Blunt’s upcoming roles prove about as incongruous as a classic British pub by the California coast. Her next two parts split the difference between her comedic and dramatic talents. She plays a neurotic publicist in The Great Buck Howard (a labor of love for Tom Hanks, with whom Blunt had a memorably naughty, Clinton-esque clinch in Charlie Wilson’s War). In The Wolf Man, she’s a mourning lover alongside Benicio del Toro in a big-budget, Gothic extravaganza. According to Blunt, she had to “resign herself to a corset” to be authentic to her Wolf Man character: “I had to run and scream while wearing it! But it helps your posture, and certainly makes your boobs look fantastic. My internal organs now loathe me, however, so it might be good to do something in jeans and T-shirts. After all, I don’t want to be typecast as the ‘English rose’—that’s boring, isn’t it?”

Nothing is more English than one of Blunt’s most anticipated upcoming projects: She stars as the youthful Queen of England herself in The Young Victoria. It’s a prize for any actor, and Blunt knows it—she calls it “one of the greatest love stories. You know you’ve made it as a British actress if you’re asked to play a British monarch.”

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Photography by Patrick Fraser, styling by Shirley Kurata.

Straight Up: Sean MacPherson

pf_main_seanmcph.jpg Sean MacPherson and Sonic Youth’s Thurston Moore must use the same beauty treatment. Both have the gangly strides and the “dude” demeanor of a Valley teenager, and the energy of a golden retriever. “It’s taxidermy,” says MacPherson, who we caught up with while he galloped on a treadmill in Manhattan. “I’m pickled in alcohol.”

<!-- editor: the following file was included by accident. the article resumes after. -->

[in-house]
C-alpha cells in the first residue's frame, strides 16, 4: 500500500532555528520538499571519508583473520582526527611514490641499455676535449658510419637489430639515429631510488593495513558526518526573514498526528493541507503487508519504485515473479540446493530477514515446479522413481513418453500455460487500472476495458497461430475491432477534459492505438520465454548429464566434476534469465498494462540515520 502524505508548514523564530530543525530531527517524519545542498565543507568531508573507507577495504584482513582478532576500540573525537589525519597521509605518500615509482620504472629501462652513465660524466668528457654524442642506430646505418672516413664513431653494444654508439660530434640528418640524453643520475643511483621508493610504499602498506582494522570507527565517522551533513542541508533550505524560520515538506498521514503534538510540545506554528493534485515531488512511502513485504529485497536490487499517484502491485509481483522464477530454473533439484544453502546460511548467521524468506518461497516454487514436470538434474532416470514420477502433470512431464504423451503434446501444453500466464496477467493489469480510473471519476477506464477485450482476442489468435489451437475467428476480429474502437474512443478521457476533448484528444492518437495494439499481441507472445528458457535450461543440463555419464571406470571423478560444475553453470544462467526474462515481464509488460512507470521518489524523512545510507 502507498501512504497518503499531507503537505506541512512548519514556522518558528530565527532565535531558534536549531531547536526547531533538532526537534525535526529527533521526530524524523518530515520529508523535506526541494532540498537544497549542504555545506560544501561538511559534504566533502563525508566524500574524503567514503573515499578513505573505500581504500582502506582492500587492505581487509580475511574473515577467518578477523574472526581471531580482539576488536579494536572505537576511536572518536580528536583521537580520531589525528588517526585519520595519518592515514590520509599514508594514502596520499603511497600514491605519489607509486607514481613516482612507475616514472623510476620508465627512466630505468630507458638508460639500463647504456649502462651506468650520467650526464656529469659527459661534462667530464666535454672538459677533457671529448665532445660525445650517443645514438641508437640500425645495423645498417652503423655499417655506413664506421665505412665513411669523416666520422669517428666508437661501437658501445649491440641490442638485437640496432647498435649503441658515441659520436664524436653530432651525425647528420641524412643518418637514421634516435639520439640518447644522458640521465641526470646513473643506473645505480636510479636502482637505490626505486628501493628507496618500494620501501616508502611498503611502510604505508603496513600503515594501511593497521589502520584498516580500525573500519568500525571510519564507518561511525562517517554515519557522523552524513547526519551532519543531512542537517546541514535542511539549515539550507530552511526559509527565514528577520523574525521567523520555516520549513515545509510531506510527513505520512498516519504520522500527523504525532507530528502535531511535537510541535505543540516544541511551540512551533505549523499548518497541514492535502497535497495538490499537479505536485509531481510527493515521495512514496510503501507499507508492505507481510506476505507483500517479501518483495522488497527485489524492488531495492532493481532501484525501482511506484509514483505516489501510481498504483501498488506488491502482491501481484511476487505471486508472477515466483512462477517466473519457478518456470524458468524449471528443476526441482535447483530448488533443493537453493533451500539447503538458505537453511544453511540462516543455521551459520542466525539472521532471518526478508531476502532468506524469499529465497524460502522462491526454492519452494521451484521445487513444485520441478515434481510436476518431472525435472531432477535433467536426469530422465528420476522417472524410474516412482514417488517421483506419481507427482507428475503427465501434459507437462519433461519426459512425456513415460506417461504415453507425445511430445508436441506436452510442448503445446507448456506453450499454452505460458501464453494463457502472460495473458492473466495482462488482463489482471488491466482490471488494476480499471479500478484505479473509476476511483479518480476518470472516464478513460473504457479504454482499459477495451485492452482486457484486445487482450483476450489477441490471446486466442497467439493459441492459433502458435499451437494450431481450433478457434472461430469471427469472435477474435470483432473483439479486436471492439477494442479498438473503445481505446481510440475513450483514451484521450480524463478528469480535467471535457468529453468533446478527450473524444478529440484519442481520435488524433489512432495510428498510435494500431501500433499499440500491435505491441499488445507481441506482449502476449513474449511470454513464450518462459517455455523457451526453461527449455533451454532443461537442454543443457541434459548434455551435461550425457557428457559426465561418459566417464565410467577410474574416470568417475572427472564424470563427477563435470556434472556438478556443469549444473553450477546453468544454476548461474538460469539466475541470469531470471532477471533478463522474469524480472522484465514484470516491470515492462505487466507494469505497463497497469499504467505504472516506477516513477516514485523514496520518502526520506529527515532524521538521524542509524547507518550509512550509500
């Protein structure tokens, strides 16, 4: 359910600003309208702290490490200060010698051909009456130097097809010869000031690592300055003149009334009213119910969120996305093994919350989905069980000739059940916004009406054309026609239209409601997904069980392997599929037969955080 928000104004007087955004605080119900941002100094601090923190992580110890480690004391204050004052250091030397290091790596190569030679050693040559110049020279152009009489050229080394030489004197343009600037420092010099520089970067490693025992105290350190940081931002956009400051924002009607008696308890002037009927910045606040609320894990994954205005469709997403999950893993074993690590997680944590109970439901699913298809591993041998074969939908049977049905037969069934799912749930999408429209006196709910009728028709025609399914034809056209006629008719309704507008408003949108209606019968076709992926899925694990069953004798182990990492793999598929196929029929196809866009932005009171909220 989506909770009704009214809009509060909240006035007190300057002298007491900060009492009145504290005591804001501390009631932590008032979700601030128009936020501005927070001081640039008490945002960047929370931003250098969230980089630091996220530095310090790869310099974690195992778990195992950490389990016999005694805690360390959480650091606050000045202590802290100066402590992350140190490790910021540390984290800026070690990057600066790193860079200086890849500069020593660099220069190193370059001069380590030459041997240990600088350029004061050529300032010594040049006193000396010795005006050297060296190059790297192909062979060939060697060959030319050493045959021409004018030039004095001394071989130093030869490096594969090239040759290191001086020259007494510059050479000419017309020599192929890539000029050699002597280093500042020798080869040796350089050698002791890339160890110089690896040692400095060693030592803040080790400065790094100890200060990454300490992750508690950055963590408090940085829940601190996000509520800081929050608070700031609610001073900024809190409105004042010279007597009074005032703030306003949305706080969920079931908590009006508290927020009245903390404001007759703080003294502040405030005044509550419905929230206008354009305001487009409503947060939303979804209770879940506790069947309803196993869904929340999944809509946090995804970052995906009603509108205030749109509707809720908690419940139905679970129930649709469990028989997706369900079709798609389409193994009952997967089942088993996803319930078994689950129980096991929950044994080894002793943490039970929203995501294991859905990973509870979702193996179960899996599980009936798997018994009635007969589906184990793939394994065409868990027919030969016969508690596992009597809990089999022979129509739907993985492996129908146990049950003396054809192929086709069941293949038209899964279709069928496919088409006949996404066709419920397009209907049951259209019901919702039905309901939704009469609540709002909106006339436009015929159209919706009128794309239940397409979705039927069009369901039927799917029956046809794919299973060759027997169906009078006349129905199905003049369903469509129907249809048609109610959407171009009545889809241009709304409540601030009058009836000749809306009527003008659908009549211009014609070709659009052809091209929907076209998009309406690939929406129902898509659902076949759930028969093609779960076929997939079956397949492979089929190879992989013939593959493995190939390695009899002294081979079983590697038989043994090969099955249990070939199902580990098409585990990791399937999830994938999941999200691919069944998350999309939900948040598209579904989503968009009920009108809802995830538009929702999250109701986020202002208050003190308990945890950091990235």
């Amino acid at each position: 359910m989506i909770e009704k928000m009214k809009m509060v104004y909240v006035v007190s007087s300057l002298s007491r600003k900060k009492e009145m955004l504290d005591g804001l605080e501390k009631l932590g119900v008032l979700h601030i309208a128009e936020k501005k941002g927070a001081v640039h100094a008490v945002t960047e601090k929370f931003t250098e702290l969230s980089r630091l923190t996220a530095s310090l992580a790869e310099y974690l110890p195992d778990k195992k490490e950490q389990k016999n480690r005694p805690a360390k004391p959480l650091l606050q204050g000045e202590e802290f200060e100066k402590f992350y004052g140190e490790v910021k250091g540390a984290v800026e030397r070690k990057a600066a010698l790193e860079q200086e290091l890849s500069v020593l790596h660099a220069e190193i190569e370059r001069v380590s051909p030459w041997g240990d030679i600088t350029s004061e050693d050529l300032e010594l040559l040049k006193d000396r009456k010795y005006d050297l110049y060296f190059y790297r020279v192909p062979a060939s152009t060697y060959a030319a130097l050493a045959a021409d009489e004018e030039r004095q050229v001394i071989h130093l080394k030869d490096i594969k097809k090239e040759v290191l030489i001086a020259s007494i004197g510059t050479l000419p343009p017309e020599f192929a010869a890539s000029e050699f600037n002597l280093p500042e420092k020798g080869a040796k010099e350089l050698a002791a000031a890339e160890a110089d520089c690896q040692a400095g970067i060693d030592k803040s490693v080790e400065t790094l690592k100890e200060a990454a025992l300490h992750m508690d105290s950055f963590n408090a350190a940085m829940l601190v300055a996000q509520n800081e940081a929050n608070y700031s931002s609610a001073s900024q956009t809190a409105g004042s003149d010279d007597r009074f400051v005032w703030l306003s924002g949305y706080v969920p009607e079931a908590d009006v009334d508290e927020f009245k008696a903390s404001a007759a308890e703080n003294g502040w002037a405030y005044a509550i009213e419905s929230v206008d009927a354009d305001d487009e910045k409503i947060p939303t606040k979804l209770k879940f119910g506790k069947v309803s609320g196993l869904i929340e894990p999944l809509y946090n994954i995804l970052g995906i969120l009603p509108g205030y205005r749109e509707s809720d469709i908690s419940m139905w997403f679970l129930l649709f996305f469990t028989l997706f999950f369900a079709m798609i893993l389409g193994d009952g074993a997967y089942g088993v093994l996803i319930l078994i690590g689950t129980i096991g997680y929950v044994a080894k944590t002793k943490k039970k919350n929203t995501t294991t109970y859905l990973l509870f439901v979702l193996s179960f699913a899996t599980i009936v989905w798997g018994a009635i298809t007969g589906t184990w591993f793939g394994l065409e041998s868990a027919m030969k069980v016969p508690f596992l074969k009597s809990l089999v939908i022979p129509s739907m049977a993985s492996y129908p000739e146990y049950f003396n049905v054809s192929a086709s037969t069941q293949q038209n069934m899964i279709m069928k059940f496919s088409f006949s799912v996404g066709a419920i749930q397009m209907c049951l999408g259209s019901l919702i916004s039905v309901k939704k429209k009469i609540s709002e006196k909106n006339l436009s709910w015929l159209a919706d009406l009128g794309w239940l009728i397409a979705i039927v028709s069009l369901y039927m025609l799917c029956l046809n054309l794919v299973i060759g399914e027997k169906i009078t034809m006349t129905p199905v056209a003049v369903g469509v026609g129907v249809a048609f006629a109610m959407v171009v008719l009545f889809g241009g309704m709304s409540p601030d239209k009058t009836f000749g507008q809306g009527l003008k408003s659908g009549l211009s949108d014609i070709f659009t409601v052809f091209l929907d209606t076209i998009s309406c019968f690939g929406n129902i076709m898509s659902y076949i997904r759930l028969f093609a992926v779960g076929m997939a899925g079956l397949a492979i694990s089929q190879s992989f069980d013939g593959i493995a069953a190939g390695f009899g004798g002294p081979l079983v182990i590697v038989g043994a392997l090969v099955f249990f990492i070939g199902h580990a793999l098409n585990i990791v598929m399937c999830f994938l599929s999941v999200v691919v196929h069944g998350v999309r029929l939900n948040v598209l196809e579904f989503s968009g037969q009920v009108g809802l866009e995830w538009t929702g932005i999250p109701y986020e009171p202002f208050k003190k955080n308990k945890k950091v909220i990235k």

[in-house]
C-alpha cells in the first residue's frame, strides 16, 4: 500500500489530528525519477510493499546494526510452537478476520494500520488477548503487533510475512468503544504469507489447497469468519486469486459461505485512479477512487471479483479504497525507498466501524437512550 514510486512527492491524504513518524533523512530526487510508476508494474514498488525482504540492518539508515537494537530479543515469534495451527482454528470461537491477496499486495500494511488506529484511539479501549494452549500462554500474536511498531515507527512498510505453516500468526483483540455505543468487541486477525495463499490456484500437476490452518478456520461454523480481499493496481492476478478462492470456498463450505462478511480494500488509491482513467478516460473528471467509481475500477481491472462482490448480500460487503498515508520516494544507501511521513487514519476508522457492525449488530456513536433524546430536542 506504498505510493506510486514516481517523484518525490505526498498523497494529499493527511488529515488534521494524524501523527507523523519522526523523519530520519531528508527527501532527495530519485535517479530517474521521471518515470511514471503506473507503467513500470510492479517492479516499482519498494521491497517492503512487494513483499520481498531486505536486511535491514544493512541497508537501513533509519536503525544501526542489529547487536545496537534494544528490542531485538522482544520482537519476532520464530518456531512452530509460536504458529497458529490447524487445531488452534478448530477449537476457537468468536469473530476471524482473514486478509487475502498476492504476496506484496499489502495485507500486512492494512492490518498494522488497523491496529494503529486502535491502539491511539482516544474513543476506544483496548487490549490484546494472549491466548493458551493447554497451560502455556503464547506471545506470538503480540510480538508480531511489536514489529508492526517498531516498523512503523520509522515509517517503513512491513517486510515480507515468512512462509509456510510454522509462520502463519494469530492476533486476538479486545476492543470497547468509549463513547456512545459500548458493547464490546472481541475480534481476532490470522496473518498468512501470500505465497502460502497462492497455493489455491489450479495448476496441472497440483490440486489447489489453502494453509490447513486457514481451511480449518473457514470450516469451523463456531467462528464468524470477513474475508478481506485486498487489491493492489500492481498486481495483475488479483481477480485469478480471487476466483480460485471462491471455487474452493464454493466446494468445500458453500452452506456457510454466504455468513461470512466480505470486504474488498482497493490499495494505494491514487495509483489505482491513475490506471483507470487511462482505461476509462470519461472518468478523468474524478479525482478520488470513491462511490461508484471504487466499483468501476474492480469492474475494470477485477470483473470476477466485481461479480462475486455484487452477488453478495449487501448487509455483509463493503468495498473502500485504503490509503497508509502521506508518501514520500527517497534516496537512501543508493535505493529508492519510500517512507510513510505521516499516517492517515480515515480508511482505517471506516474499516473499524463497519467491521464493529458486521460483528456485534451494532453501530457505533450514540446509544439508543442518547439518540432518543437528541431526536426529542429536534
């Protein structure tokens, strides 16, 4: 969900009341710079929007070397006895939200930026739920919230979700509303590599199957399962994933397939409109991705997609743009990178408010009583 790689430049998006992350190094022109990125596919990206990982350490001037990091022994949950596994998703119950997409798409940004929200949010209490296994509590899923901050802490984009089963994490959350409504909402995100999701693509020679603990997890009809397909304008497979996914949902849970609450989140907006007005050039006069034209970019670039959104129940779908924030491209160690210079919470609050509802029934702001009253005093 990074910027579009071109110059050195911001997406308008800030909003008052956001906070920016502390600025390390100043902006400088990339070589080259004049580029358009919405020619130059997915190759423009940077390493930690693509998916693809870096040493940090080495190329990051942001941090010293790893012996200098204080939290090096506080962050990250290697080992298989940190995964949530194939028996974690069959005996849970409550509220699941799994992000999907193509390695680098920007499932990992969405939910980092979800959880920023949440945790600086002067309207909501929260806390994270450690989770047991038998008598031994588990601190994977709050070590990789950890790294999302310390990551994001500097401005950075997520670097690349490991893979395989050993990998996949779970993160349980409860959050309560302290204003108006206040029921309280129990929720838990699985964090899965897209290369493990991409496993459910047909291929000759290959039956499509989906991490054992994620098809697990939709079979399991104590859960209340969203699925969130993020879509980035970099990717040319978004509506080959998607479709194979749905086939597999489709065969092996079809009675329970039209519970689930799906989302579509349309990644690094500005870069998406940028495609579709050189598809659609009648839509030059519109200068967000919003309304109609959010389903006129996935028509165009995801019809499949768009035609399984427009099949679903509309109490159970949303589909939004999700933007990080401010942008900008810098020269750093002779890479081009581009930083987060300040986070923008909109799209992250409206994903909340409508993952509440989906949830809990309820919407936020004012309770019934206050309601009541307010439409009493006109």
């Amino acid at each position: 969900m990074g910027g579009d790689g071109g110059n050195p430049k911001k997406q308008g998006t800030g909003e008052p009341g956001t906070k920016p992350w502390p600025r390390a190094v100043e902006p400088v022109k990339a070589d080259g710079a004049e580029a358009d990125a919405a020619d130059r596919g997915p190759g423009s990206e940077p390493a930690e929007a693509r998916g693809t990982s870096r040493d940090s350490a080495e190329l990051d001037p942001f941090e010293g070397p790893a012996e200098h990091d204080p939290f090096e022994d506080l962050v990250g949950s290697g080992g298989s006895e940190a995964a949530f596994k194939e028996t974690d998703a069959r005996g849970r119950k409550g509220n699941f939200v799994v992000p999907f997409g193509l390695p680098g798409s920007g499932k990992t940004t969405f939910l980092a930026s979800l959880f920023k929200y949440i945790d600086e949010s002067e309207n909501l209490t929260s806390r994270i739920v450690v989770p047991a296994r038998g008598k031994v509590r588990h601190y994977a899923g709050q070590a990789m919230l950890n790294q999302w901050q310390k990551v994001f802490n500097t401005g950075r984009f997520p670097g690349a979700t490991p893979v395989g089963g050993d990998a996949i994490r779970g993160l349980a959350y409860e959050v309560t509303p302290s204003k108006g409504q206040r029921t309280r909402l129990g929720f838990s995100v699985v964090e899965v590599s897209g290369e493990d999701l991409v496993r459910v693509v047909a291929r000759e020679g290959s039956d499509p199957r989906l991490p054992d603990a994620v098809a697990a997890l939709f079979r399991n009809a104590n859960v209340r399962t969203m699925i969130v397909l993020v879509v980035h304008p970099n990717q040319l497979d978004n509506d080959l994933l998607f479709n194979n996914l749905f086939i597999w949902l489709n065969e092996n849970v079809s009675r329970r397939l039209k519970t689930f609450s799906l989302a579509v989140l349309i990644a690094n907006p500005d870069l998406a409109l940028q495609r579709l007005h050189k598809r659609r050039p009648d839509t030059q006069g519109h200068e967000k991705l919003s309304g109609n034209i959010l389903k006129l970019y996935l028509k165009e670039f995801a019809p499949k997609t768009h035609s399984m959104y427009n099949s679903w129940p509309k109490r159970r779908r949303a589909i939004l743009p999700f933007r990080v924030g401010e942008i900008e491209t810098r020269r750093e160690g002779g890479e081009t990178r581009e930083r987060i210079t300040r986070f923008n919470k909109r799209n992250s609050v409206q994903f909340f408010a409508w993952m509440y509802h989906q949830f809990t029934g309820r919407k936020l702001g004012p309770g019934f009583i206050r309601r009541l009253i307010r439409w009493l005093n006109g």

The bi-coastal MacPherson, 42, fresh off the success of the West Village’s Waverly Inn—which he co-owns with longtime business partner Eric Goode—recently opened Bar Lubitsch in Hollywood, a Russian-themed vodka emporium. The Mao-red space has already become the hot ticket for a subtly-chic tribe of Angelenos who aren’t looking for a trendy, micro-mini-wearing set, but are looking for a sophisticated outpost to chill in (with 200 vodkas behind the bar). No surprise that his partner, Jared Meisler, managed cool-and-collected Bar Marmont when MacPherson owned that hot property too. In Los Angeles, MacPherson still presides over the enduring Swingers, the Mexican cantina El Carmen, and the accommodating Jones. In New York, he co-owns The Park, the Maritime Hotel, and together with Goode, he’s just opened two new boutique hotels, the posh former brothel Lafayette House (where Ross Bleckner and Julian Schnabel have been doing time), as well as the antiques-crammed, architectural salvage outpost that is the 135-room Bowery Hotel.

Growing up “between Malibu and Mexico,” MacPherson may have picked up a little of both place’s laissez-faire vibes. “I’ve worked my whole life,” he says, “but I’ve never had a job.”